Hubert Lawrence, Contributor
It was annoying when fans walked out on the Reggae Boyz during World Cup Qualifying games against the USA and Mexico earlier this year. Despite everything, it just didn't seem right to walk out when the Boyz were in the heat of battle.
Most people didn't even come to this week's match against Costa Rica.
When the visitors turned up in boatloads, the few Jamaicans who did come to the National Stadium Tuesday last were surrounded by a red-shirted army.
The bleachers were essentially empty. Perhaps the bleak weather and ticket prices were to blame. At $1,500 a pop for a ticket to the bleachers, there is a reasonable argument that a lower price might have resulted in bigger crowds. With most wallets a little light in the aftermath of back-to-school spending, could the right number have been $500?
A few years ago, the late Neville McCook revived the Gibson Relays with very low ticket prices for the bleachers and got a better turnout. The Jamaica Football Federation may have to follow suit when next the Boyz play at home. Hopefully, many more semi-fans might be tempted to trek to the stadium.
There was, however, another reason. All day on Tuesday, I met people who weren't going to the game because they didn't fancy the Boyz' chance of reaching Rio for the 2014 World Cup. For those persons, money wasn't the major problem. They just wanted to back a winner.
Backing an apparent loser, even if that loser was bedecked in black, green and gold, simply wasn't an option.
The outcome was a National Stadium grandstand with the look of a half-opened ackee. If you could view it from above, you'd see the glowing red of Costa Rica with little slivers of yellow.
The visitors made their presence felt early, with a rousing rendition of their national anthem. They were applauding it and themselves so lustily that you could hardly hear when the excellent Ian Andrews sang the first few lines of Eternal Father.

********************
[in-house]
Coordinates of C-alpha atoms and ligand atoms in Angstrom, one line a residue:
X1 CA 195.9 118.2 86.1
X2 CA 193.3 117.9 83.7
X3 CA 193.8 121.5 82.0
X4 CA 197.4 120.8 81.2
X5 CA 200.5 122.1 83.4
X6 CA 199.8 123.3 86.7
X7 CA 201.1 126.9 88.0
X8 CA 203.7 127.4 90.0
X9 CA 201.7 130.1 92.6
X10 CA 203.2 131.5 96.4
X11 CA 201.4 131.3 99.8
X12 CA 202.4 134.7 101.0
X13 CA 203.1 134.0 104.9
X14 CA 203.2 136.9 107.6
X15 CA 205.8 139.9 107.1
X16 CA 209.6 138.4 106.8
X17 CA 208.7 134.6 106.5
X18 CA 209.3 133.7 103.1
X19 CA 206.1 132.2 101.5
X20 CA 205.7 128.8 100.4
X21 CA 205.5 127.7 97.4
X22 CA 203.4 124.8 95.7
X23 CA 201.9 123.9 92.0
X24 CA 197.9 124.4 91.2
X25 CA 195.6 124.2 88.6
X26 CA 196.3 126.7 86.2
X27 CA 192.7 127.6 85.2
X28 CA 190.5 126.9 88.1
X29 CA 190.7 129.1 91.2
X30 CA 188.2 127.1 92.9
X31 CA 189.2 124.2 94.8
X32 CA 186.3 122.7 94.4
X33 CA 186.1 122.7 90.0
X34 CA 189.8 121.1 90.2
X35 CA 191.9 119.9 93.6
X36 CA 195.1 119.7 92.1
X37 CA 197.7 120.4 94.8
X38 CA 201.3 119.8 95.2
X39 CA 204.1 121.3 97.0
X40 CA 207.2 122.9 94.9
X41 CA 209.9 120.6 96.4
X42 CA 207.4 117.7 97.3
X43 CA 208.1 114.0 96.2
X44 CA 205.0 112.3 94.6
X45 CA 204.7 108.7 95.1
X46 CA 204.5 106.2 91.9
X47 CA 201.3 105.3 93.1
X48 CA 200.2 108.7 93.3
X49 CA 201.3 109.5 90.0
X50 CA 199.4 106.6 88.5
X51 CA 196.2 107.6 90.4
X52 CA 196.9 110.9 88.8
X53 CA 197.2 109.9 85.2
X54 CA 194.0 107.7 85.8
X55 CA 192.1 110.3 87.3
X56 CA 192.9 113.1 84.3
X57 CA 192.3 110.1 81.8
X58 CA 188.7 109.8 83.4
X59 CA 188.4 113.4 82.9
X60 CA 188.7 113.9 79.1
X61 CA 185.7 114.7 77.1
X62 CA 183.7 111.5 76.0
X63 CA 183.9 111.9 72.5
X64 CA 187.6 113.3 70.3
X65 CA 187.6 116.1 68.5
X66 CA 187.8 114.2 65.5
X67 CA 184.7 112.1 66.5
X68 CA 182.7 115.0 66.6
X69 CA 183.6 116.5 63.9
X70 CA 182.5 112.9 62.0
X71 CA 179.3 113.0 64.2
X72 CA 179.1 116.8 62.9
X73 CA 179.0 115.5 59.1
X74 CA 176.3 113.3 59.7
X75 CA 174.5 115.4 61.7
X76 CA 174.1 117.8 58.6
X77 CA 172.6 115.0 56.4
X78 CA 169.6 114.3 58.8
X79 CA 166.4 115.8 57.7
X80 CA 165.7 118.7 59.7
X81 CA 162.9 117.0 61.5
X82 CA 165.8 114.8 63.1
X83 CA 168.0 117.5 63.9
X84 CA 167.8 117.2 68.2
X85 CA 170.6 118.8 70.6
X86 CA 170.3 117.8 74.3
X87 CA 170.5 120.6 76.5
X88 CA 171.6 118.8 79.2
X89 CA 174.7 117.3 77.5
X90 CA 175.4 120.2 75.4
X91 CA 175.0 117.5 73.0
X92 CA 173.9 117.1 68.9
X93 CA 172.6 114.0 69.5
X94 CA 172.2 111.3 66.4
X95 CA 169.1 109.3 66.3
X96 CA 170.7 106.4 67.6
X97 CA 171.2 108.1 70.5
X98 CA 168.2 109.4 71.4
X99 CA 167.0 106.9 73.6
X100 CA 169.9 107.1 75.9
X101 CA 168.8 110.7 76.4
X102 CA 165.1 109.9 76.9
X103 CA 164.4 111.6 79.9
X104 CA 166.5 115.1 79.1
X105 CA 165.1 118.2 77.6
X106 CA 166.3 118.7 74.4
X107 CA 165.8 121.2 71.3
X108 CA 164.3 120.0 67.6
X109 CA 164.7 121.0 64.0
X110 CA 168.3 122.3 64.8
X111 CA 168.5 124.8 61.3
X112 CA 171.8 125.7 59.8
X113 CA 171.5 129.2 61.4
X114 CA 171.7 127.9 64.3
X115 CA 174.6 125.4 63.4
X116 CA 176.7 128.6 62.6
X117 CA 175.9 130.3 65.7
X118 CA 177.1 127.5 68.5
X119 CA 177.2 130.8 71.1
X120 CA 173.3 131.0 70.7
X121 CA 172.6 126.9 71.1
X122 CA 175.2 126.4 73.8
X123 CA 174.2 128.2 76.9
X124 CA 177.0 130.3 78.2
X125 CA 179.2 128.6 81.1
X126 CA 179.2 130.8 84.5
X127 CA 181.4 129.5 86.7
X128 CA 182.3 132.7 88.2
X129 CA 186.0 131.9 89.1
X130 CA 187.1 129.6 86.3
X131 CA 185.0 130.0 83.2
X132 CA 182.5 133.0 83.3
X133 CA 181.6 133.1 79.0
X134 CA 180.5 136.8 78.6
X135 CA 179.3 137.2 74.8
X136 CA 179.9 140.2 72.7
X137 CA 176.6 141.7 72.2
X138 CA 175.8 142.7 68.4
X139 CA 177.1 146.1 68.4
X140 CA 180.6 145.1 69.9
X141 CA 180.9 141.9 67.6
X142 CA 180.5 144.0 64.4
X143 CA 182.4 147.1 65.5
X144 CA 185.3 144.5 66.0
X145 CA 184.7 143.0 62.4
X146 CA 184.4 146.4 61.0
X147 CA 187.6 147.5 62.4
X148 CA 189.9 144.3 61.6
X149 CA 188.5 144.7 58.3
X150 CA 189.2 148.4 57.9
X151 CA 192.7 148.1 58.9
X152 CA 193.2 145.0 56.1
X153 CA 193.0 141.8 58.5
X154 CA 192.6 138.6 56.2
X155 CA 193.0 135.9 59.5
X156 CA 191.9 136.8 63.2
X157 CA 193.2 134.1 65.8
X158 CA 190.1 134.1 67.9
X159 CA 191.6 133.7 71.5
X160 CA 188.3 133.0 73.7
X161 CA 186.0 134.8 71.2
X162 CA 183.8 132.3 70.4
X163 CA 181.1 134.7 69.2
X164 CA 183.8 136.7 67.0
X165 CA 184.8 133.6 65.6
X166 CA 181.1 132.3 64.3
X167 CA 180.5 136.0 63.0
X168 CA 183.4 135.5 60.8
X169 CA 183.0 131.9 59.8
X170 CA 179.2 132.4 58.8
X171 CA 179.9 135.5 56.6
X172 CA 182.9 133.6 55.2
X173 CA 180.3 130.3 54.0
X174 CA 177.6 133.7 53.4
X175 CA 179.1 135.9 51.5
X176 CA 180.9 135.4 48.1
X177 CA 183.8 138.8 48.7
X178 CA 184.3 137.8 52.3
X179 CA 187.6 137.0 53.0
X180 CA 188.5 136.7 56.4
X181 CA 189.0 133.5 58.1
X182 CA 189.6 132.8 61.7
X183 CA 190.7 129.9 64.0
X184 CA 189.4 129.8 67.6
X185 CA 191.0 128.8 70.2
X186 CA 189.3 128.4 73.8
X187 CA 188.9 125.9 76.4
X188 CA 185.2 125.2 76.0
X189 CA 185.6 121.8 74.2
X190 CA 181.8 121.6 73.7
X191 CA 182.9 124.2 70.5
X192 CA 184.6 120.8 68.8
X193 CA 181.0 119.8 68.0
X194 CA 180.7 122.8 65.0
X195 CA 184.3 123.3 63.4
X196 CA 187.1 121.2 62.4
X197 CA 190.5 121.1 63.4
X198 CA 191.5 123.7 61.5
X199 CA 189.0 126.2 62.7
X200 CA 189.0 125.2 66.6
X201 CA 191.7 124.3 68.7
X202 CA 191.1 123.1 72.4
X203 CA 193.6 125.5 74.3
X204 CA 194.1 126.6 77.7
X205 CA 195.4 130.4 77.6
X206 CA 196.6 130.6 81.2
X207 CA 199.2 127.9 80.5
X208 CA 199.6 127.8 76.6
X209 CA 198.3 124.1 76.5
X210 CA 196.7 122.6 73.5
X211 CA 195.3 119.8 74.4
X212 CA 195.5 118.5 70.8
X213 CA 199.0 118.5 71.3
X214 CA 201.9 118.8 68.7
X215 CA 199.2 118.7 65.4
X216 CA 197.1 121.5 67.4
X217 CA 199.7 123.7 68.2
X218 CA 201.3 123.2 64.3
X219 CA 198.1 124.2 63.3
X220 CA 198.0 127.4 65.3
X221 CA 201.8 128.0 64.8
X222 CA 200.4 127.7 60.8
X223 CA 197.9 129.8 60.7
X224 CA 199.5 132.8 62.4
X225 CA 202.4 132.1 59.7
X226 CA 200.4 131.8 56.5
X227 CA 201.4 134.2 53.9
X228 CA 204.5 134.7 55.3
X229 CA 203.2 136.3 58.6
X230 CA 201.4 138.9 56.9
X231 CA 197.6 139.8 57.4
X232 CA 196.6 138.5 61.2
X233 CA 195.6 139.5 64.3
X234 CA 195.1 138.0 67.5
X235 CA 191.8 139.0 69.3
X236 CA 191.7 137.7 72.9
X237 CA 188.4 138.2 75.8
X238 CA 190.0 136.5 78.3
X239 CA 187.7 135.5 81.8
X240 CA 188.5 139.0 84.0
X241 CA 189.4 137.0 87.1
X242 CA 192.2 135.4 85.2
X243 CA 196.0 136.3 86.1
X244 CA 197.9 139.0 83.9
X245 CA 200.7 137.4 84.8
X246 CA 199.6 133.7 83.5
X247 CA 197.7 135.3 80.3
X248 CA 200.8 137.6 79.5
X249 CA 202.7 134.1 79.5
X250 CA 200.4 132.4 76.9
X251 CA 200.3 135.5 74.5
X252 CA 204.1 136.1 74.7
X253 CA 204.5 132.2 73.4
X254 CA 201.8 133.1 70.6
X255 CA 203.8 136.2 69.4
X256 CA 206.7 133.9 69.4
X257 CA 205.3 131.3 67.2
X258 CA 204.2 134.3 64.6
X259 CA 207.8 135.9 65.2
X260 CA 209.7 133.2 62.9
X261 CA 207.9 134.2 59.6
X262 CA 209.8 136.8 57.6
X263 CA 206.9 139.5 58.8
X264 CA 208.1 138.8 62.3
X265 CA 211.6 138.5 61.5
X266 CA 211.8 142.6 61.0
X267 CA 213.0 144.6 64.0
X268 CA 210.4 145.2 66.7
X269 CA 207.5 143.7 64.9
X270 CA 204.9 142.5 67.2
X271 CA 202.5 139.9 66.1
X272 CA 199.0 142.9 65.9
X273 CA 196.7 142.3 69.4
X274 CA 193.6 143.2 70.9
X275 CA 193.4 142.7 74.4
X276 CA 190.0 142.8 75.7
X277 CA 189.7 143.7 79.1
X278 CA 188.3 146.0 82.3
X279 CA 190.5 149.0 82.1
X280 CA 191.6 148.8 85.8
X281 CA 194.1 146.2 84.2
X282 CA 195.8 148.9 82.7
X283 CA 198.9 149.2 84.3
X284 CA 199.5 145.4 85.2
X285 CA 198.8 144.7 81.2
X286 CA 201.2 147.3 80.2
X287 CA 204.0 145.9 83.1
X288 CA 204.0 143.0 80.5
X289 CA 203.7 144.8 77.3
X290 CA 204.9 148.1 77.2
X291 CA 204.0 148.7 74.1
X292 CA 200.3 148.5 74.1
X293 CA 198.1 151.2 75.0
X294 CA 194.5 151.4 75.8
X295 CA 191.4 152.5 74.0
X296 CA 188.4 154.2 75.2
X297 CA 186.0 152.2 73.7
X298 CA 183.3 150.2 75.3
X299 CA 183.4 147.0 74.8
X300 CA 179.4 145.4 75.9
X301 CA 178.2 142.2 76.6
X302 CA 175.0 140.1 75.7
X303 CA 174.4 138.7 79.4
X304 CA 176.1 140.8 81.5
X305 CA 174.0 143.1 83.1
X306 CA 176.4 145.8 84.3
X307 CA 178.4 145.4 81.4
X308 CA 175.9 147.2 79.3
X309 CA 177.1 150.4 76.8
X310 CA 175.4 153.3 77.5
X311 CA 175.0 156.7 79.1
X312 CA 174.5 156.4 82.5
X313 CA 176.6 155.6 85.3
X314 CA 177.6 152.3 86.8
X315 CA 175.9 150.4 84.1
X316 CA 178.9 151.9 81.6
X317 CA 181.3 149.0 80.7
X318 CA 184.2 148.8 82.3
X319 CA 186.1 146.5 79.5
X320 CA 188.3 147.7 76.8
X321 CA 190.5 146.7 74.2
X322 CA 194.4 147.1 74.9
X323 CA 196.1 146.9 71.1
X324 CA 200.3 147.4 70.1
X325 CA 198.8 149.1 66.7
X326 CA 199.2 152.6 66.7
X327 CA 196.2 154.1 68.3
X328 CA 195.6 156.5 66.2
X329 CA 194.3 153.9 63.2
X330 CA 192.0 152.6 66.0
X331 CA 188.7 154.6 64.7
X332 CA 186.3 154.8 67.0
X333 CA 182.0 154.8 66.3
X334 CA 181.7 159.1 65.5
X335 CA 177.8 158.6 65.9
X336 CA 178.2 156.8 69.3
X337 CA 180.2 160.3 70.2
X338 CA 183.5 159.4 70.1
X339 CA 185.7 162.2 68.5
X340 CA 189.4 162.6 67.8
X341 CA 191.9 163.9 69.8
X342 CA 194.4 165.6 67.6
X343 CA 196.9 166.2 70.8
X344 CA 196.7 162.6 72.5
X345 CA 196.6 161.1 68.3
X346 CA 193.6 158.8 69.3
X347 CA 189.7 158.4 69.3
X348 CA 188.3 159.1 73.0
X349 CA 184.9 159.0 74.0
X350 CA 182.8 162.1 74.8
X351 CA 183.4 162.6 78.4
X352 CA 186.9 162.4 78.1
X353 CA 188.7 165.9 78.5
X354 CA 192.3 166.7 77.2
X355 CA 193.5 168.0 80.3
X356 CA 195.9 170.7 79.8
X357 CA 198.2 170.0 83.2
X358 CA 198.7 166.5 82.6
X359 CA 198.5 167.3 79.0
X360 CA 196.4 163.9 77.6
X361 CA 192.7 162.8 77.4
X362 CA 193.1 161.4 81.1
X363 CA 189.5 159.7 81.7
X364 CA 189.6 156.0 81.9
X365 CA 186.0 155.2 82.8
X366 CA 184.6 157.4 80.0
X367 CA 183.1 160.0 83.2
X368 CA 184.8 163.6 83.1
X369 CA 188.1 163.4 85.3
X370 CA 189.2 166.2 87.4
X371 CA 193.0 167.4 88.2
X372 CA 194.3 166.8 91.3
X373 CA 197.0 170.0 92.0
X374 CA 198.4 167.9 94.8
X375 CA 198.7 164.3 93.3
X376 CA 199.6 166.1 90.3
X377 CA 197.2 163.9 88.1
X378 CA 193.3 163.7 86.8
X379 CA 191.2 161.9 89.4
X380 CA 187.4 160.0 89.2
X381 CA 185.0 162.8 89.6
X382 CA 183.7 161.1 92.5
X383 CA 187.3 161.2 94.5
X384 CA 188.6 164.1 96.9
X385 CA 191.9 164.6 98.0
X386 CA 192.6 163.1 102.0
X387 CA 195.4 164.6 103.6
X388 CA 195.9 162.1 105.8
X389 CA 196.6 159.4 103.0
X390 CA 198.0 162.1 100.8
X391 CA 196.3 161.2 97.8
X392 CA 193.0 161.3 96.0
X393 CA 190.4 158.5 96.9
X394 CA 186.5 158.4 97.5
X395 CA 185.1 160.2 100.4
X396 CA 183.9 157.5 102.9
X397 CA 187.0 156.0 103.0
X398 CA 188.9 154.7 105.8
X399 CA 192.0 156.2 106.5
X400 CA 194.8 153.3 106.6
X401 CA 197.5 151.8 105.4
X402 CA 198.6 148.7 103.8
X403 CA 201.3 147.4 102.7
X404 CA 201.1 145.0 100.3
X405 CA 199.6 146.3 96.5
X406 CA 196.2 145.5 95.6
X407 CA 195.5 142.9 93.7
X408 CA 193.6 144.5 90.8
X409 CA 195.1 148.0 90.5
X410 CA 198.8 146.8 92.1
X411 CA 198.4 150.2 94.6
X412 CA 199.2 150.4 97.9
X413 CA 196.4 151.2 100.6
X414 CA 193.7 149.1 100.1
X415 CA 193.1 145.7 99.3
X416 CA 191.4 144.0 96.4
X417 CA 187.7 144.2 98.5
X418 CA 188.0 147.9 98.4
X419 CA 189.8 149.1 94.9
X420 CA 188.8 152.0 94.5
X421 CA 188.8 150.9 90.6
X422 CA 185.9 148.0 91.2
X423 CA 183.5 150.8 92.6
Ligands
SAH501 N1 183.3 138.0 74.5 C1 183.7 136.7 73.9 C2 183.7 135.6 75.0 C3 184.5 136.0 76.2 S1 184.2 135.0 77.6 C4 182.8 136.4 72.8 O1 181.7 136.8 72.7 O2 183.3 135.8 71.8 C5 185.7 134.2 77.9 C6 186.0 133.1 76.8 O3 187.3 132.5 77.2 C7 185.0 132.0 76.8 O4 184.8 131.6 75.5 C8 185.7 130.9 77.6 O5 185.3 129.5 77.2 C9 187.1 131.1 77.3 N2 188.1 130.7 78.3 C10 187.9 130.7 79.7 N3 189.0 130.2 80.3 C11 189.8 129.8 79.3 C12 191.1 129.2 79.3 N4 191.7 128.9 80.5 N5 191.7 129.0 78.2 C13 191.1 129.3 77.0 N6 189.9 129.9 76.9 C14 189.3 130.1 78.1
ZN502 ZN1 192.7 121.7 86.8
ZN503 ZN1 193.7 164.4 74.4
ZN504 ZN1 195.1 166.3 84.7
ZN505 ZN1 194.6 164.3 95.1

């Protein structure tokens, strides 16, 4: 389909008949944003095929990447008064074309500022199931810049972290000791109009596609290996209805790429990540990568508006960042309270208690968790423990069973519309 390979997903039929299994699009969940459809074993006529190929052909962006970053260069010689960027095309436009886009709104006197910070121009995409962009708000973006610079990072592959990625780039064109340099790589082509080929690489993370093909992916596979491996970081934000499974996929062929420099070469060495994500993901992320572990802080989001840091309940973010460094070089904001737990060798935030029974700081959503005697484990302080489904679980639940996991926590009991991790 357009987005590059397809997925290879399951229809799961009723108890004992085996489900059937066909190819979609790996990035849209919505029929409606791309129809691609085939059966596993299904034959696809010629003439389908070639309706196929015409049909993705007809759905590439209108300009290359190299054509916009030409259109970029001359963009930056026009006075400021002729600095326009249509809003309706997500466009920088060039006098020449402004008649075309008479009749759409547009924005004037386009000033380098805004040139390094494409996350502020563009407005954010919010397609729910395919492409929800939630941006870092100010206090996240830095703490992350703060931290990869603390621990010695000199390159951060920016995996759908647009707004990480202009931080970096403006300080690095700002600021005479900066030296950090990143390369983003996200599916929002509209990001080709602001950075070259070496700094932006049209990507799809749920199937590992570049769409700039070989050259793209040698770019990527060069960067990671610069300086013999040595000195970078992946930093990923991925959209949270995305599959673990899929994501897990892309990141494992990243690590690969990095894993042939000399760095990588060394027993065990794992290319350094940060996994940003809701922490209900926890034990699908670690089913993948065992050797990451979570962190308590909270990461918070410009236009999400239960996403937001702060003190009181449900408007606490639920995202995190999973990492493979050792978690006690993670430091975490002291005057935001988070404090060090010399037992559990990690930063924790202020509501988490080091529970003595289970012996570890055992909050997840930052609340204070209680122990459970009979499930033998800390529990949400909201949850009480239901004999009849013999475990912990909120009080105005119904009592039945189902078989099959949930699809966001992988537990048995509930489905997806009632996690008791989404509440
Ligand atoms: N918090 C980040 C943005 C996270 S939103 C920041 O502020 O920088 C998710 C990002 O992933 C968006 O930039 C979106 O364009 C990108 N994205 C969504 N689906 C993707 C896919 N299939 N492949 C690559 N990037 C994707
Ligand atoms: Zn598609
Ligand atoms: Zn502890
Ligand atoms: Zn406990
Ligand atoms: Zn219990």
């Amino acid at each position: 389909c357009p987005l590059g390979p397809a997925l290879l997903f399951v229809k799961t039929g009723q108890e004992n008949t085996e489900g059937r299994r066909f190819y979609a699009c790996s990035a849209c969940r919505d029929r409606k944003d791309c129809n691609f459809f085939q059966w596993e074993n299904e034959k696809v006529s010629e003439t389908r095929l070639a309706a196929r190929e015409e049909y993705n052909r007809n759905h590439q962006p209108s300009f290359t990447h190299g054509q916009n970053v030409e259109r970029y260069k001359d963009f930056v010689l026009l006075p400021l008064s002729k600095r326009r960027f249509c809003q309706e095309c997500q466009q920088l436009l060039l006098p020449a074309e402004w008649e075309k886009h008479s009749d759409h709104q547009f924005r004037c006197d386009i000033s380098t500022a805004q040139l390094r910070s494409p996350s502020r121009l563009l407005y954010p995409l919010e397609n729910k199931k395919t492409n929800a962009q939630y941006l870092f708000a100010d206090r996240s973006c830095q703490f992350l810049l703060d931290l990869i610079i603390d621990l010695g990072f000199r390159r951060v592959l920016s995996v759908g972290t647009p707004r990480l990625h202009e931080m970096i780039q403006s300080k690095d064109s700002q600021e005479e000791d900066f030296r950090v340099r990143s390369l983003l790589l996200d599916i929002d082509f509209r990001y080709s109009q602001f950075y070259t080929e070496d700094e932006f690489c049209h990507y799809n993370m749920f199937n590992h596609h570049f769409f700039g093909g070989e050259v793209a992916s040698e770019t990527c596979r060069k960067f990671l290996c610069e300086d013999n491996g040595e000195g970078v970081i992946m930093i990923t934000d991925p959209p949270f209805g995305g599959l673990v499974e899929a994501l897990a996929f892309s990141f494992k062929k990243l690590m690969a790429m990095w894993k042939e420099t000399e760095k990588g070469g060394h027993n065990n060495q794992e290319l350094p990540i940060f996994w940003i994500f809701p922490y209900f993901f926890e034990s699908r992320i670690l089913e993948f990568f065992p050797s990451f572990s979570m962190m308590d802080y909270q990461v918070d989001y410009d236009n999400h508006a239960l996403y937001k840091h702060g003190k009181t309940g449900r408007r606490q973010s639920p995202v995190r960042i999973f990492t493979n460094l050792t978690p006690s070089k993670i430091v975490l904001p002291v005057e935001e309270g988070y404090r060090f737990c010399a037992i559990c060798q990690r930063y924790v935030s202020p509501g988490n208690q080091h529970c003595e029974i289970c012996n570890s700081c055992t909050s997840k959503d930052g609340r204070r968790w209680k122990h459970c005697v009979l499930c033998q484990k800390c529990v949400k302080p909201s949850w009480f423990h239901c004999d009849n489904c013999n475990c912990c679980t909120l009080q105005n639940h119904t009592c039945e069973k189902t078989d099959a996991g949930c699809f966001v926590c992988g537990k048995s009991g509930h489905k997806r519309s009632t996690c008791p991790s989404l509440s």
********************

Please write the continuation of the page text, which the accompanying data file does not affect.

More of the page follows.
Normally, fans only join in the anthem to add the sonic boom when the singer recants, 'Jamaica, Jamaica, Jamaica'.
This time, in an effort to establish sovereignty inside our stadium, almost every Jamaican sang each word of what was left of the great hymn out loud.
However, the damage was done. Instead of confronting the Costa Ricans with a stadium full of yellow shirts, the red-clad visitors looked like they owned the place. Home court advantage had been surrendered.
Some fans left
As in the USA and Mexico games, some fans left when they reckoned all was lost. They may have been catching the bus home or driving home slicing when Jermaine 'Tuffy' Anderson equalised for Jamaica.
Fortunately, a small but faithful majority endured the misery and were rewarded.
In all these encounters, it's painfully clear that Jamaicans don't lift their teams as much other nations do. We don't really have any cheers. If the Boyz are struggling, there is no song from the fans to lift their spirits. There's no Jamaican football anthem like the Liverpool anthem, You'll Never Walk Alone.
Sometime ago, there was an effort to develop a Jamaican cheer, but it fell flat. For future campaigns, that effort should be revived. Perhaps roving singers could roam the stands, leading the crowd in iconic Jamaican songs like Bob Marley's Three Little Birds and One Love.
Instead, Jamaicans were outnumbered in their own 'Office' and as it was when the USA came here with perhaps 200 fans in June, they were out-shouted too.
If we are to be a force in football, we have to improve on the pitch. Jamaica's football fraternity needs to look again at its approach to international competition, to the integration of overseas-based players through the use of Internet-based prematch coaching and to better infrastructure at home.
We also need to improve off the field. Ticket pricing is a major issue, but supporting national teams is a choice more Jamaicans need to make even when things don't look rosy. If not, we will always be defeated by armies in red.
Hubert Lawrence has made notes at track side since 1980.